FILELESS MALWARE ATTACKS : INTRO

FILELESS MALWARE ATTACKS

Unlike attacks carried out using traditional malware, fileless malware attacks don’t entail attackers installing software on a victim’s machine. This means that there’s NO signature for antivirus software to detect, greatly decreasing the effectiveness of these programs in detecting fileless malware attacks. And these attacks are almost 10 times more likely to succeed in infecting a machine than file-based attacks.

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Threat actors

PS: Educational purposes 🙏 NOT endorsement

How Fileless Malware works

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Source: Emsisoft

TRUE FILELESS MALWARE IS NON-PERSISTENT — ALL TRACES OF IT DISAPPEAR WHEN THE SYSTEM IS REBOOTED, MAKING FORENSIC INVESTIGATION DIFFICULT.

The notion of fileless malware has been gaining a lot of attention in the industry.

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The majority of successful attacks are now fileless. Source: The Ponemon Institute

Explore search interest for fileless malware, Malware by time, location and popularity on Google Trends.

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In-Depth Approach

Unlike file-based attacks, fileless malware attacks DO NOT download malicious files or write content to disk. Attackers exploit application vulnerabilities to inject code directly into the memory space of an existing application. They can also leverage trusted office applications or administration tools native to Windows OS, such as PowerShell or Windows Management Instrumentation (WMI), to run scripts and load malicious code directly into memory. Like all attacks, the goal is to gain control of computers to achieve the attacker’s goal, such as destruction, distortion (ransomware), data/credential theft, or additional attacks.

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Source: Bitdefender

As in the example illustrated above, a phishing email containing a link takes the user to an exploit-hosting site. The browser exploits triggers PowerShell running command line (script), then PowerShell follows the instructions to download additional script (typically a larger command line) from a remote site. The larger command line contains fileless malware that is assembled and runs directly in memory.

In a second example, a user may receive a phishing email with a .doc attachment containing a macro. If the user enables the macro, essentially a VBA script, it triggers the PowerShell script that downloads additional scripts containing fileless malware code from a remote location. It then injects that malicious code into the memory space of a vulnerable application.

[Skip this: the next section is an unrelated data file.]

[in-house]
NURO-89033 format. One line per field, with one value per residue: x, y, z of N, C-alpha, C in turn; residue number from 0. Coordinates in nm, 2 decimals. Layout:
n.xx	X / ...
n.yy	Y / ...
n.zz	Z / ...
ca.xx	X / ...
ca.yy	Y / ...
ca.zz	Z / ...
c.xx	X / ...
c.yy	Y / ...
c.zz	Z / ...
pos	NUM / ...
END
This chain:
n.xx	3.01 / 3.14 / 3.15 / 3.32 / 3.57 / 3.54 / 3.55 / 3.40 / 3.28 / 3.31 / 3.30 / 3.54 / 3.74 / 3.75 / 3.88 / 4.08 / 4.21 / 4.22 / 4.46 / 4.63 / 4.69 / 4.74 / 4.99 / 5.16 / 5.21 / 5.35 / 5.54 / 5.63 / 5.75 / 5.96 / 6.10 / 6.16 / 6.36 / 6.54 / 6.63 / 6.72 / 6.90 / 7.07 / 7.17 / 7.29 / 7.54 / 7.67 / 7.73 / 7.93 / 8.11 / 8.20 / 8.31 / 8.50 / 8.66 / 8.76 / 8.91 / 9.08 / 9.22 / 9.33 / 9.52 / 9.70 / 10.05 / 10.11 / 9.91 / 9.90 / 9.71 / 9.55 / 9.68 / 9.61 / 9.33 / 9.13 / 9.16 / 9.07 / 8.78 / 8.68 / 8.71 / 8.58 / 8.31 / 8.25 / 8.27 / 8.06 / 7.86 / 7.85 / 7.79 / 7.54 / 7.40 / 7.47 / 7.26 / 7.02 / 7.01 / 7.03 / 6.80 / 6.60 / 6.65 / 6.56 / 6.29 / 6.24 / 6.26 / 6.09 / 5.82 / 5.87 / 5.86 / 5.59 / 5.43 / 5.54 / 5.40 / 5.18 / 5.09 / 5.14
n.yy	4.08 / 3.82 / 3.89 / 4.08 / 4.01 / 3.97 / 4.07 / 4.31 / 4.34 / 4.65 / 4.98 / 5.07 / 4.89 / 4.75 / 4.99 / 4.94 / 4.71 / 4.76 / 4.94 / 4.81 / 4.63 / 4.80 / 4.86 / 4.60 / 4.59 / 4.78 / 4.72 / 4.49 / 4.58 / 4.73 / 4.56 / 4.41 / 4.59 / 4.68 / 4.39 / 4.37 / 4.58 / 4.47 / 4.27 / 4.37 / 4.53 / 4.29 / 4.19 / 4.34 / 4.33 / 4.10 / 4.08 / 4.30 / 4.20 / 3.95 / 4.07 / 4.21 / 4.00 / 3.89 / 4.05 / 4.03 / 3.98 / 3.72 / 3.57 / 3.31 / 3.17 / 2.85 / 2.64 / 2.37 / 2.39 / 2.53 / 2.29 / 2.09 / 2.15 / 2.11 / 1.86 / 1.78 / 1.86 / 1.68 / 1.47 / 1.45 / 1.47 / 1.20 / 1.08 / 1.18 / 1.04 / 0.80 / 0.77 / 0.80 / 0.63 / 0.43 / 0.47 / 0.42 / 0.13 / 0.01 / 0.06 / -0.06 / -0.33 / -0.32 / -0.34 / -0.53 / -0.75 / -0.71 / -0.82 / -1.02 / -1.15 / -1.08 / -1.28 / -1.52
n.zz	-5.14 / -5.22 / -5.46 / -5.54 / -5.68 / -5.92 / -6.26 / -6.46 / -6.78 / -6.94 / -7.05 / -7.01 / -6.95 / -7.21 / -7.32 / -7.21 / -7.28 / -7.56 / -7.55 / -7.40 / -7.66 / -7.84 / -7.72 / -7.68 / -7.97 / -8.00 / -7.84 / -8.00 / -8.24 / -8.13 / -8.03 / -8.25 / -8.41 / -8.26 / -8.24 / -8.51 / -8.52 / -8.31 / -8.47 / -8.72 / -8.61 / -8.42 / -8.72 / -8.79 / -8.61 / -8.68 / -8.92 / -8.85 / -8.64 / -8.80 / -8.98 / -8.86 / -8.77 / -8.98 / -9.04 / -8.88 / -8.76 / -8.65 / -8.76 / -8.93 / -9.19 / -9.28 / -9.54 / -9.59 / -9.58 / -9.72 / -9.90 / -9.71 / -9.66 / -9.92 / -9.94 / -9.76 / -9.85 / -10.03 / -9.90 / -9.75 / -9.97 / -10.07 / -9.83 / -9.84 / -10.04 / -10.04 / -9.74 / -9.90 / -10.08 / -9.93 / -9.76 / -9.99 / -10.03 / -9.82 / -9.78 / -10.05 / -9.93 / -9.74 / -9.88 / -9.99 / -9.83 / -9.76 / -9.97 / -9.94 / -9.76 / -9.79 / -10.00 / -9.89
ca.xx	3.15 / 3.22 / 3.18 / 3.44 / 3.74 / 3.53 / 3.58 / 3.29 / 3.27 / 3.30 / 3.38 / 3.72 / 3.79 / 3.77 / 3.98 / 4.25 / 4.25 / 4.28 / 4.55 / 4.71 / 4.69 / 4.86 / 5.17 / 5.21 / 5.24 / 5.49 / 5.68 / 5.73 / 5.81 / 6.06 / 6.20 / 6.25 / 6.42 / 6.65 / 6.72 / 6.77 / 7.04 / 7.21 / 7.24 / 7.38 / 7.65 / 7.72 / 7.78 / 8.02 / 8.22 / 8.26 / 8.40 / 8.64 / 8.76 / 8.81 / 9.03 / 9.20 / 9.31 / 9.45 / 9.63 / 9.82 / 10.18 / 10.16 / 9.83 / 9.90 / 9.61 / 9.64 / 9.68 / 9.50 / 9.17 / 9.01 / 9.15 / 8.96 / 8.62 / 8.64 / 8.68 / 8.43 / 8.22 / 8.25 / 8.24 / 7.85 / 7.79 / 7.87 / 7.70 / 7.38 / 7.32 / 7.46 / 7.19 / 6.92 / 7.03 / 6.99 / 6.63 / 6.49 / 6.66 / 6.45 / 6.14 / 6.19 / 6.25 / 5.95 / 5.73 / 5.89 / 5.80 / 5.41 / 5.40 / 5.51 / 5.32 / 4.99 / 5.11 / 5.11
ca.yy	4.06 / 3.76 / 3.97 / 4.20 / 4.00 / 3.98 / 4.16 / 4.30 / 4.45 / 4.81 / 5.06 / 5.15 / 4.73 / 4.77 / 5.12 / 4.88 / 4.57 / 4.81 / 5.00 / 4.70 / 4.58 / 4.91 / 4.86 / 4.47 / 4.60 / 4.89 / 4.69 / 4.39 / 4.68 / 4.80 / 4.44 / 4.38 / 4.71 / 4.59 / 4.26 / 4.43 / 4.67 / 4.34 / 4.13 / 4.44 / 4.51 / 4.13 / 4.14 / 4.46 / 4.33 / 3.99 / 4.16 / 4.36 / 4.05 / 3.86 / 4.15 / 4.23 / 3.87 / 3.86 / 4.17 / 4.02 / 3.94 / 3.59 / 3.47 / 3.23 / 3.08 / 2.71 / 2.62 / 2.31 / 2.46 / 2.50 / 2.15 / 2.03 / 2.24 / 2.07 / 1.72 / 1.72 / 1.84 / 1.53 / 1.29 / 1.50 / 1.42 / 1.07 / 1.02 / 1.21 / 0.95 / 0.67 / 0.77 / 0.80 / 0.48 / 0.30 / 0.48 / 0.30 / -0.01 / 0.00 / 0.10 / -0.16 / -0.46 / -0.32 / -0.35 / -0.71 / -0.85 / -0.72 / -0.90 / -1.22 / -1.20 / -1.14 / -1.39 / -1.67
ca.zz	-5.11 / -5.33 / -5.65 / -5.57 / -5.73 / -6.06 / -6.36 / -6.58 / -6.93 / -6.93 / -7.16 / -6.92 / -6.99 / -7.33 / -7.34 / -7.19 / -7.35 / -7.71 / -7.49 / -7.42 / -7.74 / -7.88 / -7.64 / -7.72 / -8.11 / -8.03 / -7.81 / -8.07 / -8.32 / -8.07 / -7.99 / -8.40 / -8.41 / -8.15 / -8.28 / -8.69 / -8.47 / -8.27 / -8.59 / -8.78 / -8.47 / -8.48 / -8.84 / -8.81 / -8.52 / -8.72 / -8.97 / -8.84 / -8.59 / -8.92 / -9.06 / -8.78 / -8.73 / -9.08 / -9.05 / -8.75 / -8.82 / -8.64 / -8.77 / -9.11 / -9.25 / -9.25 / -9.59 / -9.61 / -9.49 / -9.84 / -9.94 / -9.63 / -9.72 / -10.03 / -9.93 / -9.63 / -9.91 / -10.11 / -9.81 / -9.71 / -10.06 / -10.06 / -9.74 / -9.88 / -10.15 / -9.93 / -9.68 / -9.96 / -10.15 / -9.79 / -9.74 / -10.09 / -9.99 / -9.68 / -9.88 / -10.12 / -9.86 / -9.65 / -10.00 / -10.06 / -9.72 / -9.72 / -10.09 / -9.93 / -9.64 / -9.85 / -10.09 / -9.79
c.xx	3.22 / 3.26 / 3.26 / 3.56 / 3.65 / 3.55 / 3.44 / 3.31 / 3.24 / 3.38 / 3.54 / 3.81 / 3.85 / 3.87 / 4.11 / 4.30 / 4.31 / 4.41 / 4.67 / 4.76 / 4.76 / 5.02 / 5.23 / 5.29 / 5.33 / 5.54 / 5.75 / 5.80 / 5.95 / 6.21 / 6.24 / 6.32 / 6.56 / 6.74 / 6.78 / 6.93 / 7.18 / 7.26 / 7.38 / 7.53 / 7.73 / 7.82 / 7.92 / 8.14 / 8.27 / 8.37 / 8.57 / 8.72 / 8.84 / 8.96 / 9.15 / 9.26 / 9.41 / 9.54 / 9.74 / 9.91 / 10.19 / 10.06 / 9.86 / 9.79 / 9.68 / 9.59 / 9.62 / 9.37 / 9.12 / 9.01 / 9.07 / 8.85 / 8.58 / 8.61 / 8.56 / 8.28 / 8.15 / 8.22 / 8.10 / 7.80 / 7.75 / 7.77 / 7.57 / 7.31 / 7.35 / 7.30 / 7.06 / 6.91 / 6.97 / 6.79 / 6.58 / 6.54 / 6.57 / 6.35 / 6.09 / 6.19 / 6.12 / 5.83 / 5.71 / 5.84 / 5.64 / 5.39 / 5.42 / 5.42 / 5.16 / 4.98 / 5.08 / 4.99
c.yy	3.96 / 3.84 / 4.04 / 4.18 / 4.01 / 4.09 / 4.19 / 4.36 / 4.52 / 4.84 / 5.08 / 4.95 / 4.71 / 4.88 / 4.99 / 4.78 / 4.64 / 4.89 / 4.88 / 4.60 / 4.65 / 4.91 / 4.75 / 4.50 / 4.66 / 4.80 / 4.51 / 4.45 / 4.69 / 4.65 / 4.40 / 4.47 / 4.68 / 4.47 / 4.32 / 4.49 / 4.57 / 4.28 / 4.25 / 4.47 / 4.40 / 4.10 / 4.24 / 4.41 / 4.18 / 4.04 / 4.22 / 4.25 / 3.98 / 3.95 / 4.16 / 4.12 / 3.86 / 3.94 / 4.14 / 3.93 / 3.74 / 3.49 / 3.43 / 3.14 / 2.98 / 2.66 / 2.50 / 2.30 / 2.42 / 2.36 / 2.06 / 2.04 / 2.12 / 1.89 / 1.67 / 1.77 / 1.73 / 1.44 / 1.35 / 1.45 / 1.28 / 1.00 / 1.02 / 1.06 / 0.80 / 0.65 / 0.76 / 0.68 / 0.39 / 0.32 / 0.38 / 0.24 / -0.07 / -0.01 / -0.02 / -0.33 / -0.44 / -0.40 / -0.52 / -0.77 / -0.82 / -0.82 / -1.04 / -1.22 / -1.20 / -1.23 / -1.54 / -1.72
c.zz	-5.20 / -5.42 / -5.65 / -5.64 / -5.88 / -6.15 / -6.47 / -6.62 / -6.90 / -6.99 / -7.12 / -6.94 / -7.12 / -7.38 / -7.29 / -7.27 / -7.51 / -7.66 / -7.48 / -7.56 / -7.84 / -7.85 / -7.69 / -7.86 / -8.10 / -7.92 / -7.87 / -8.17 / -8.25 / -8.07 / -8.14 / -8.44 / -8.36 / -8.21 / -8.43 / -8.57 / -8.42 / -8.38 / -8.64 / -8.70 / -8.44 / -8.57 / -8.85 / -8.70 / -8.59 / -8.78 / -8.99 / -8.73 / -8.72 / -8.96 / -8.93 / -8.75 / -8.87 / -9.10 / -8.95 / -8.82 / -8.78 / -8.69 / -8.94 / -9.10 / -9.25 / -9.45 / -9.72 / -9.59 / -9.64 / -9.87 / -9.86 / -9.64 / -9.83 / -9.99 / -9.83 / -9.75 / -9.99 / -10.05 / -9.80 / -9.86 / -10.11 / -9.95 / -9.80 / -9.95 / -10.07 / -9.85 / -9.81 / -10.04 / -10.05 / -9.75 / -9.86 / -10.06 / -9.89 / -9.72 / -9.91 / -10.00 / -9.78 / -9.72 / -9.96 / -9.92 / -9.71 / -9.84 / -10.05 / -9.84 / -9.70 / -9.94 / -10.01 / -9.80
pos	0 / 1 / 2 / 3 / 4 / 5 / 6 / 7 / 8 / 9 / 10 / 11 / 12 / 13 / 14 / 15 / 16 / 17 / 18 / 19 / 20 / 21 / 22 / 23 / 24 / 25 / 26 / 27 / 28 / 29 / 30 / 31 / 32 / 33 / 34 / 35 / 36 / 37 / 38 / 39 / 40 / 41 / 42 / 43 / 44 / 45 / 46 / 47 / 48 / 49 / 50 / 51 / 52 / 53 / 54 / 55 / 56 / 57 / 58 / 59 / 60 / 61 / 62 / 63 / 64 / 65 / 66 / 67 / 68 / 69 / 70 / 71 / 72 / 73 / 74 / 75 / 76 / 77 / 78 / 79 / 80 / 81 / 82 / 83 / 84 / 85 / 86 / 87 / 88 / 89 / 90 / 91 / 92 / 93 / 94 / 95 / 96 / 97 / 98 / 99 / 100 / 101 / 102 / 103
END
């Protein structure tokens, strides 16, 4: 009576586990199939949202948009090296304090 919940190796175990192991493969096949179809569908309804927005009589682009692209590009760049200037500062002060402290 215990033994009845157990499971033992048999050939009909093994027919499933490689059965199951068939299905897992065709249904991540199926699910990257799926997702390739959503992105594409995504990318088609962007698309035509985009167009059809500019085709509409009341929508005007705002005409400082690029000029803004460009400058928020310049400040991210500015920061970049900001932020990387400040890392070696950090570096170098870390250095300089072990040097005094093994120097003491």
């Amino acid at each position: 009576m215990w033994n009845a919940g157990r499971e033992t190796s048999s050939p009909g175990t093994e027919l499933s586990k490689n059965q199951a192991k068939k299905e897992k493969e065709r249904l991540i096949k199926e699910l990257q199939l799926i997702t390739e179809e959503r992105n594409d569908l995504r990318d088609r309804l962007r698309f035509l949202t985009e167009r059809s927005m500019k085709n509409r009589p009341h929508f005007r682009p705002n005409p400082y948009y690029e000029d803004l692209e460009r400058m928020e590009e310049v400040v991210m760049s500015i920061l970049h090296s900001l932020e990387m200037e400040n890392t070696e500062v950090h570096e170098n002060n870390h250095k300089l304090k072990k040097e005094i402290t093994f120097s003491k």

Must read: how hacker hacked into the financial domain: https://d3pakblog.wordpress.com/2017/03/09/hacker-hacked-into-financial-domain/

69% of organizations don’t believe their antivirus can stop the threats they’re seeing.

Investigation Approach

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Cyber Kill Chain: The seven steps of the Cyber Kill Chain enhance visibility into an attack and enrich an analyst’s understanding of an adversary’s tactics, techniques, and procedures.

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Can Fileless Malware Be Stopped?

The risk of ransomware penetration and the business impact of a ransomware infection can both be reduced by implementing several conventional best practices. These can be split into two categories, general good practice and security best practice; these baseline protections are strongly recommended to any organization.

The problem is complex. To begin with, organizations have to realize that processes that run scripts, like Microsoft PowerShell, are just as capable of delivering malware as processes that execute them, like opening a PDF. Secondly, companies must make sure that their employees are educated about the dangers of opening ANY attachments that aren’t from known senders, and third, every patch issued by any vendor must be installed immediately. This includes, of course, the antivirus software on the system, as well as the operating system itself. Simple steps like these can prevent a lot of future pain. As per McAfee, Fileless threats continued to be a growing concern in Q3, with PowerShell malware growing by 119%.